In a savings plan, you start with nothing, put money into an account once or on a regular basis, and have a larger balance at the end. Loans work in reverse. You start with a balance owed, make payments and the future value is zero when the loan is paid off.

We will continue to use the same spreadsheet formulas. The ones that are most useful for loans are `=PV`

and `=PMT`

. We will look at how the inputs change for a loan.

These two formulas correspond to the formulas below. The formula for loans is derived in a similar way that we did for savings plans, but notice they have negative exponents. The details are omitted here.

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Example 2.4.2.

Teresa wants to buy a car that costs $15,000. She has $3,000 saved for the car and plans to finance the rest. She found a 3-year loan at 2.75% APR and a 5-year loan at 4% APR. How much will her monthly car payment be for each loan and how do these loans compare to each other.

To use a spreadsheet, we use the `=PMT`

formula. For a loan, the loan amount is the present value and the future value is 0, indicating that the loan will be paid off. Teresa is making a down payment, so we also need to subtract that from the cost of the car to find the loan amount:

\(\$15{,}000 – \$3{,}000 = \$12{,}000\)

Her loan amount is $12,000. For the 3-year loan at 2.75% APR, we enter:

=PMT(0.0275/12, 12*3, 12000, 0)

and get a result of $347.65.

For the formula, we use the one solved for \(d\text{:}\)

\(r=.0275\text{,}\) for 2.75% annual rate

\(n=12\text{,}\) monthly payments

\(t=3\text{,}\) for 3 years

\(P=12000\text{,}\) since she can pay $3,000 of the $15,000

\begin{align*}
d\amp=\frac{P\left(\frac{r}{n}\right)}{\left(1-\left(1+\frac{r}{n}\right)^{-nt}\right)}\\
\amp=\frac{12000\left(\frac{0.0275}{12}\right)}{\left(1-\left(1+\frac{0.0275}{12}\right)^{-12\cdot 3}\right)}\\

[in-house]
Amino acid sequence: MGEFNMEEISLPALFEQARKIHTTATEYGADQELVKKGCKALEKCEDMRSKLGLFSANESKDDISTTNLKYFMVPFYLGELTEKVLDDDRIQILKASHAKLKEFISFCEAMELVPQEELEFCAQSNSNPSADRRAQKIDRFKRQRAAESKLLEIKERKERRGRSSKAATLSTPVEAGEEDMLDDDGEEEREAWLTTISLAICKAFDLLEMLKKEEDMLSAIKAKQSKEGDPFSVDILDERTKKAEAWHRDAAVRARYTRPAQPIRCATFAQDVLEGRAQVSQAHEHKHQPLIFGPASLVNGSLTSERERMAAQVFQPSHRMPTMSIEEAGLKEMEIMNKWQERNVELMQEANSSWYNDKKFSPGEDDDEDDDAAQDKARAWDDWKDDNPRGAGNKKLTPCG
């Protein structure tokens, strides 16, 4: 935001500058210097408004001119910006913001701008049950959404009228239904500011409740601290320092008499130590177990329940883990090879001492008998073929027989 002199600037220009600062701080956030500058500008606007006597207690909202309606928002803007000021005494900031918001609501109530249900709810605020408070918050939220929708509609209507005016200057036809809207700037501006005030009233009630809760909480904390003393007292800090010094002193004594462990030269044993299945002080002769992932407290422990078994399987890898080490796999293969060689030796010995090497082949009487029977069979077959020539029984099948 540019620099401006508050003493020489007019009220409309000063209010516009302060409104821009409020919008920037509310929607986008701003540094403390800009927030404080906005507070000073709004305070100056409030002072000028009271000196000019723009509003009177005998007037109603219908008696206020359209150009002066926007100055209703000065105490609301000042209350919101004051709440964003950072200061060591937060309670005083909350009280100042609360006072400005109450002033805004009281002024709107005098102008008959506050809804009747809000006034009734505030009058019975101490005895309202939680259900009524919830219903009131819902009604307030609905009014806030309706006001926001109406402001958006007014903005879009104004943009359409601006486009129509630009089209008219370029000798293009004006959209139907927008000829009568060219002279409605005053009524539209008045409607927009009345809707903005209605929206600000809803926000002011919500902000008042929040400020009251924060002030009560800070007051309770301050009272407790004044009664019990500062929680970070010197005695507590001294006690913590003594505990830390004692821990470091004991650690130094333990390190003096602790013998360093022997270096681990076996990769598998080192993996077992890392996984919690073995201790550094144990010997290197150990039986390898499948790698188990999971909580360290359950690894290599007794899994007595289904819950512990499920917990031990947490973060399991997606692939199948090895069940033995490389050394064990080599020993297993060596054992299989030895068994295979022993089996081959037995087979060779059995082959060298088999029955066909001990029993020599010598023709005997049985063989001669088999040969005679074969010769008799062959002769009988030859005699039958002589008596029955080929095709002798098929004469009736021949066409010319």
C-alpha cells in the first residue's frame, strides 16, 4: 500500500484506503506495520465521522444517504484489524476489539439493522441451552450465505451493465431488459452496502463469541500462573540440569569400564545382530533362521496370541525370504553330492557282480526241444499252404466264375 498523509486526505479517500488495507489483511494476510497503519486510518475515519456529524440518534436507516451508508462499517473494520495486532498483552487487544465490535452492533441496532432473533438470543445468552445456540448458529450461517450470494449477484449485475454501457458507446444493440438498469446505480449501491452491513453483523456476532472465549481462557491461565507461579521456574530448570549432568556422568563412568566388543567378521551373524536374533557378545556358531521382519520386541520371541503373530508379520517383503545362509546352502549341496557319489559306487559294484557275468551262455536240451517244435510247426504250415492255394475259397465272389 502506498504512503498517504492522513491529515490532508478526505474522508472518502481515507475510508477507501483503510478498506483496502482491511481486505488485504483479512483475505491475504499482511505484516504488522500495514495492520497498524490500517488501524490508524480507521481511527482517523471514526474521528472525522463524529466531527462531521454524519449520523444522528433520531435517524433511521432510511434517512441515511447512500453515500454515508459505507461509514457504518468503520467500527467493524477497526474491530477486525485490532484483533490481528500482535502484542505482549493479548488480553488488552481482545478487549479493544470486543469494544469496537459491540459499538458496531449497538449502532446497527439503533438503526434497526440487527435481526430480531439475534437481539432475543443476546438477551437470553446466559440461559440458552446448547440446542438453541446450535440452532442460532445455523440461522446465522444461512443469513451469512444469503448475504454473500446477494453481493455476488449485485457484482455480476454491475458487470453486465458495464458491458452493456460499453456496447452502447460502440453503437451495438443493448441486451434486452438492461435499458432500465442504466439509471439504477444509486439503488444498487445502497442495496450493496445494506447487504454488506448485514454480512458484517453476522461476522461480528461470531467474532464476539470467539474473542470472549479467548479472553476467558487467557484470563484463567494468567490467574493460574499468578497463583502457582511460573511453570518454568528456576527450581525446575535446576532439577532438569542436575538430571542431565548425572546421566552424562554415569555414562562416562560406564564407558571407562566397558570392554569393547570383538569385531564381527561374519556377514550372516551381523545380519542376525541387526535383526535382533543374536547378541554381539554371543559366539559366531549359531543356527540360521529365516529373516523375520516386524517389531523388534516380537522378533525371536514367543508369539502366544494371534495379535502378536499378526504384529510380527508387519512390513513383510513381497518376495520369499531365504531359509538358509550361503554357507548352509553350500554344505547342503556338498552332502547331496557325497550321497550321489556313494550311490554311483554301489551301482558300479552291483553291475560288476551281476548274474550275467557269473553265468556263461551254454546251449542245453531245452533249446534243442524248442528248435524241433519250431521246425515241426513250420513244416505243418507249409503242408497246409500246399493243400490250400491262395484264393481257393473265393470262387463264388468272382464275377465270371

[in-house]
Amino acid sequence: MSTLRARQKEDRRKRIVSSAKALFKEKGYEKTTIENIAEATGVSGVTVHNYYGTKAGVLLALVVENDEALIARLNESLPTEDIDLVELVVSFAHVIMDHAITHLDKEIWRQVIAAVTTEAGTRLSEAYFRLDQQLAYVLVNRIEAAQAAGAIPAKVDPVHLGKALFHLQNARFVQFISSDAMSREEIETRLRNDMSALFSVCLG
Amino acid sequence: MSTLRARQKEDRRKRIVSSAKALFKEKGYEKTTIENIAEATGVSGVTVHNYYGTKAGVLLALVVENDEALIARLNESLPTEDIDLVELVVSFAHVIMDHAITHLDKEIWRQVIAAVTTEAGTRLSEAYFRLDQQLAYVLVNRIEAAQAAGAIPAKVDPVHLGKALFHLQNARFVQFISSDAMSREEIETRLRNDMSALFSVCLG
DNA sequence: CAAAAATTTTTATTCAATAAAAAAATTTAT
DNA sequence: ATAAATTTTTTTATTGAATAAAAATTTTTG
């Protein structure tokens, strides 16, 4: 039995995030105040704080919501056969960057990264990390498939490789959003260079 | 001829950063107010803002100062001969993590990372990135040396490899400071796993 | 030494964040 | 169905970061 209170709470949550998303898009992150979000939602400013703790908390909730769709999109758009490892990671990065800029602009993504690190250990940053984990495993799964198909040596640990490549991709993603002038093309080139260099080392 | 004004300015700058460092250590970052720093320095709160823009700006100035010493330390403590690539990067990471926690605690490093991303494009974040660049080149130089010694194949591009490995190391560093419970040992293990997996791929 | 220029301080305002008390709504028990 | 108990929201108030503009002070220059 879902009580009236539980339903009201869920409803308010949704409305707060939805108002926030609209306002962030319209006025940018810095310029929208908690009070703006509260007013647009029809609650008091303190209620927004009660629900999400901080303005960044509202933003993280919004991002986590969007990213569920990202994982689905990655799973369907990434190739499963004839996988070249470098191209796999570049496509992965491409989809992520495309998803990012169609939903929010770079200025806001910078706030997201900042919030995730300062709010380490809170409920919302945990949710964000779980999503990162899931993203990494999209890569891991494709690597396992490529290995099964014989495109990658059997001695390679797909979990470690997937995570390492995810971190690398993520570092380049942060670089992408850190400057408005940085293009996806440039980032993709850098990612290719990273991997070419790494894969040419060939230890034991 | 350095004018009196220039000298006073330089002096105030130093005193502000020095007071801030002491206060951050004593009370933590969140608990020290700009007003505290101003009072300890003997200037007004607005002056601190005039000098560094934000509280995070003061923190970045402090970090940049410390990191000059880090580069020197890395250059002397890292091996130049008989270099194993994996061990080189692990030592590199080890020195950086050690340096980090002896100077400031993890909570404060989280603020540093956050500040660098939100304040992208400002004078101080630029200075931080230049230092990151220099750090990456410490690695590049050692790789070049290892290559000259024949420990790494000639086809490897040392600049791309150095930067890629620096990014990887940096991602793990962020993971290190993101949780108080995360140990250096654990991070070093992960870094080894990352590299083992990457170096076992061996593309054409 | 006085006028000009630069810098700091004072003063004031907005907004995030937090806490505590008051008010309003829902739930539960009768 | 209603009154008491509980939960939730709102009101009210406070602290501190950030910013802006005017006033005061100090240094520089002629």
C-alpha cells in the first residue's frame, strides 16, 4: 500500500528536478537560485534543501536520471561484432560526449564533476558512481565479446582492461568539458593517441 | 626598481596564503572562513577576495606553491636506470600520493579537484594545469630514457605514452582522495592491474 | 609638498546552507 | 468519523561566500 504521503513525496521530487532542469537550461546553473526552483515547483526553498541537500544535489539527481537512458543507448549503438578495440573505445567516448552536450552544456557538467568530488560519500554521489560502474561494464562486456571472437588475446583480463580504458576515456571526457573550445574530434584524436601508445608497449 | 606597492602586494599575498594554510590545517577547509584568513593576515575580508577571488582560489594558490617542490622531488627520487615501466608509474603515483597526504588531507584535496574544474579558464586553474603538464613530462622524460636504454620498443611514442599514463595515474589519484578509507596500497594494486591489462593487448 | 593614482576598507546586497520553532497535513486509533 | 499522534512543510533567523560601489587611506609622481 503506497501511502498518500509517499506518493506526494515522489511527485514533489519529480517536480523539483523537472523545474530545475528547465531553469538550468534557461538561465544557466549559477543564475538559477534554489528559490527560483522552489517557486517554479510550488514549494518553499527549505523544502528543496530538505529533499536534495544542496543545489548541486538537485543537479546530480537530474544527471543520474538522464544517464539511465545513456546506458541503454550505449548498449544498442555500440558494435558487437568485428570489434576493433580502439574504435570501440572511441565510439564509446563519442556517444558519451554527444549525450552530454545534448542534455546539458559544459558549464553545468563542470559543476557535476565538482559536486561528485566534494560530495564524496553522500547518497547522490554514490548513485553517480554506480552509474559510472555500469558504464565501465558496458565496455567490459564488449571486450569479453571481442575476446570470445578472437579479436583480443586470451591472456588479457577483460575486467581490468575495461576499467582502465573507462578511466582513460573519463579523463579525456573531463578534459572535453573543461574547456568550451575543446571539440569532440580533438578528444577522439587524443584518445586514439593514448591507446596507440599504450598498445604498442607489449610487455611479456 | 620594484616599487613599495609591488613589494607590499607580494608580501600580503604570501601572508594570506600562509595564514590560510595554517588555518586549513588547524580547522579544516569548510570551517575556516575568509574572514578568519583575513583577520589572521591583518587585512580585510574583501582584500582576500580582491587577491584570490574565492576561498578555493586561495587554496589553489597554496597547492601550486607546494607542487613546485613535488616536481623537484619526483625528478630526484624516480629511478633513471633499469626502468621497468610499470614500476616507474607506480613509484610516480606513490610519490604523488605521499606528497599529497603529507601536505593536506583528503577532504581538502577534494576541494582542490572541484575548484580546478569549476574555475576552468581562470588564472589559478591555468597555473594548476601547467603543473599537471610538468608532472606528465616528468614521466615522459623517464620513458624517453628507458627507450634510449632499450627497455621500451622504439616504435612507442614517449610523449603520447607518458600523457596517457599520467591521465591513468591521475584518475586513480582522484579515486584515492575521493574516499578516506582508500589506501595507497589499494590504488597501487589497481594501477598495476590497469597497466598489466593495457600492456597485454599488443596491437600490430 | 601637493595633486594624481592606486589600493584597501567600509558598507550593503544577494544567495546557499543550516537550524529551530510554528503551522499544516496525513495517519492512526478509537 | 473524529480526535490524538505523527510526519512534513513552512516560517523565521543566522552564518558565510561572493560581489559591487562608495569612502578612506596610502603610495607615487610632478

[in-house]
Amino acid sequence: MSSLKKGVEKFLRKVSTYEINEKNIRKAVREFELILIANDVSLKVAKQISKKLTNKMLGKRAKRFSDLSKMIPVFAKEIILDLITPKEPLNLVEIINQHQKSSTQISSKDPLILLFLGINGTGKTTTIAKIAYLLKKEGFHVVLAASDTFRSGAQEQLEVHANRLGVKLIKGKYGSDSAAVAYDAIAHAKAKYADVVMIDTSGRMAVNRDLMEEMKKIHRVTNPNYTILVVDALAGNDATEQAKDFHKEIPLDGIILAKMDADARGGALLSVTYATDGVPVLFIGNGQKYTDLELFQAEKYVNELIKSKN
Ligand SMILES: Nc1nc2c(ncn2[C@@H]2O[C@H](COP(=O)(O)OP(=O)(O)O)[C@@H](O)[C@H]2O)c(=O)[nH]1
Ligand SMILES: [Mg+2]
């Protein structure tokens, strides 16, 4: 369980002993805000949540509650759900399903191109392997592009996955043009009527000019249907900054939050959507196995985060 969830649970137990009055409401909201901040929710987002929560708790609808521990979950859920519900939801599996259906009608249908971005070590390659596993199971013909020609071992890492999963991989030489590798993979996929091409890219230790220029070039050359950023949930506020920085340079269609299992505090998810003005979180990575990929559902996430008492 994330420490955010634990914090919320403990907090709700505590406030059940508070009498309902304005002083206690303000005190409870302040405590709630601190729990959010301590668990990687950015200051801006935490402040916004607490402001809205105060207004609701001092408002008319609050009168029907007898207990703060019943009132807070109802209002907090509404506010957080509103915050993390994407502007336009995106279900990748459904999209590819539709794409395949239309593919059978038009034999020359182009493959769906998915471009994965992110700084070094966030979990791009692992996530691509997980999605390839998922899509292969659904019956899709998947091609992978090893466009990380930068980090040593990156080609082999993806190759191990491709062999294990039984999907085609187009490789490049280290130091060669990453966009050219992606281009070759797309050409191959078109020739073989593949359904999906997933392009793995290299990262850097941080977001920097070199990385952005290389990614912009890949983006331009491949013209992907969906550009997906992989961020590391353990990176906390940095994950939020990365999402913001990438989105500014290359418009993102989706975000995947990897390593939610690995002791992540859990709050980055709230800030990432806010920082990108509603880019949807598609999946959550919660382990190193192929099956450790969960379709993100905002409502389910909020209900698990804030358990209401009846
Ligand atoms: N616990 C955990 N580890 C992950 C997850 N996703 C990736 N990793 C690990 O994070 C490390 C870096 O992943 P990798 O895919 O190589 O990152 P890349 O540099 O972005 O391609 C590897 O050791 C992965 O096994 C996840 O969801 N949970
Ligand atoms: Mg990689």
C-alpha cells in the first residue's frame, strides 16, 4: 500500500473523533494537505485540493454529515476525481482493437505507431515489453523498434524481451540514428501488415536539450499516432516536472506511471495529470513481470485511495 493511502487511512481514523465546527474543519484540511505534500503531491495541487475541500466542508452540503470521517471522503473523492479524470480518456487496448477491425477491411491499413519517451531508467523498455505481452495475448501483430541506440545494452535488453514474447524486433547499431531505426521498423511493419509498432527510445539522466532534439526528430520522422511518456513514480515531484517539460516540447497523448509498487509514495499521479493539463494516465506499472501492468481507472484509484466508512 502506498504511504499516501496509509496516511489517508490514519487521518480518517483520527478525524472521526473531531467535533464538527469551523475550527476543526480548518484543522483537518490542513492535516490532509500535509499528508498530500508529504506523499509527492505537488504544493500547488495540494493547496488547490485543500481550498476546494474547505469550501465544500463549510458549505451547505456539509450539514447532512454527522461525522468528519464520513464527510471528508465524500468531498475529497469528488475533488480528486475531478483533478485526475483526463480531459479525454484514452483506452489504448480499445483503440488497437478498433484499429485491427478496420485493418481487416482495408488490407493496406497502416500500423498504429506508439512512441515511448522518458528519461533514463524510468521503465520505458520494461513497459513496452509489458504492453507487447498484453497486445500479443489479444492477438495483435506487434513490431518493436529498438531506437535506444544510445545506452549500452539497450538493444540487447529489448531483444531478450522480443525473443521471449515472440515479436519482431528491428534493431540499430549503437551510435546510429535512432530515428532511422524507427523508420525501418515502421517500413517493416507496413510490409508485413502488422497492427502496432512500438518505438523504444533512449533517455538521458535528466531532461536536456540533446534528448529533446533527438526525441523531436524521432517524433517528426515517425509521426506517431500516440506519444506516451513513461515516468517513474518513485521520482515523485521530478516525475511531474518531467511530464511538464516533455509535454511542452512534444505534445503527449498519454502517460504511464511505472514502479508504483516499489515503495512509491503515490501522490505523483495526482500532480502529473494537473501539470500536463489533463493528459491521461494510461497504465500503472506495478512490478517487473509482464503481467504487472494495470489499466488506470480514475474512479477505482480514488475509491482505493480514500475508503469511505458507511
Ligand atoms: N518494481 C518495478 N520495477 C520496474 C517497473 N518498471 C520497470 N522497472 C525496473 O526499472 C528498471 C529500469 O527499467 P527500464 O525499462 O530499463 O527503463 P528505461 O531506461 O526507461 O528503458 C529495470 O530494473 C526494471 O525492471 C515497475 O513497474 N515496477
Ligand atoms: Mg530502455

\amp\approx\$347.65
\end{align*}

Teresa’s car payment would be $347.65.

Now for the 5-year loan at 4% APR, we enter:

=PMT(0.04/12, 12*5, 12000, 0)

and we get $221.00.

To use the formula, we have:

\(r=.04\text{,}\) for 4% annual rate

\(n=12\text{,}\) monthly payments

\(t=5\text{,}\) for 5 years

\(P=12000\text{,}\) the loan amount

\begin{align*}
d\amp=\frac{P\left(\frac{r}{n}\right)}{\left(1-\left(1+\frac{r}{n}\right)^{-nt}\right)}\\
\amp=\frac{12000\left(\frac{0.04}{12}\right)}{\left(1-\left(1+\frac{0.04}{12}\right)^{-12\cdot 3}\right)}\\
\amp\approx\$221.00
\end{align*}

Now let’s compare the loans by finding out how much Teresa would pay in interest for each loan.

For the 3-year loan at 2.75% APR, her payments would total:

\begin{equation*}
\$347.65(12)(3)=\$12{,}515.40\text{.}
\end{equation*}

Her interest would be $515.40.

For the 5-year loan at 4% APR, her payments would total:

\begin{equation*}
\$221.00(12)(5)=\$13{,}260.00\text{.}
\end{equation*}

Her interest would be $1,260.00.

There are two main differences between these two loans: the monthly payments and the total paid over the life of the loans. The first loan has a higher monthly payment by $126.65 per month. However, she would pay $744.60 less in interest.

In addition to loan payments, we can calculate the amount of loan we can afford given a monthly payment. Let’s look at that in the next example.

So far, we have looked at car loans. Student loans and home mortgages are calculated in the same way. Here is an example of a mortgage payment.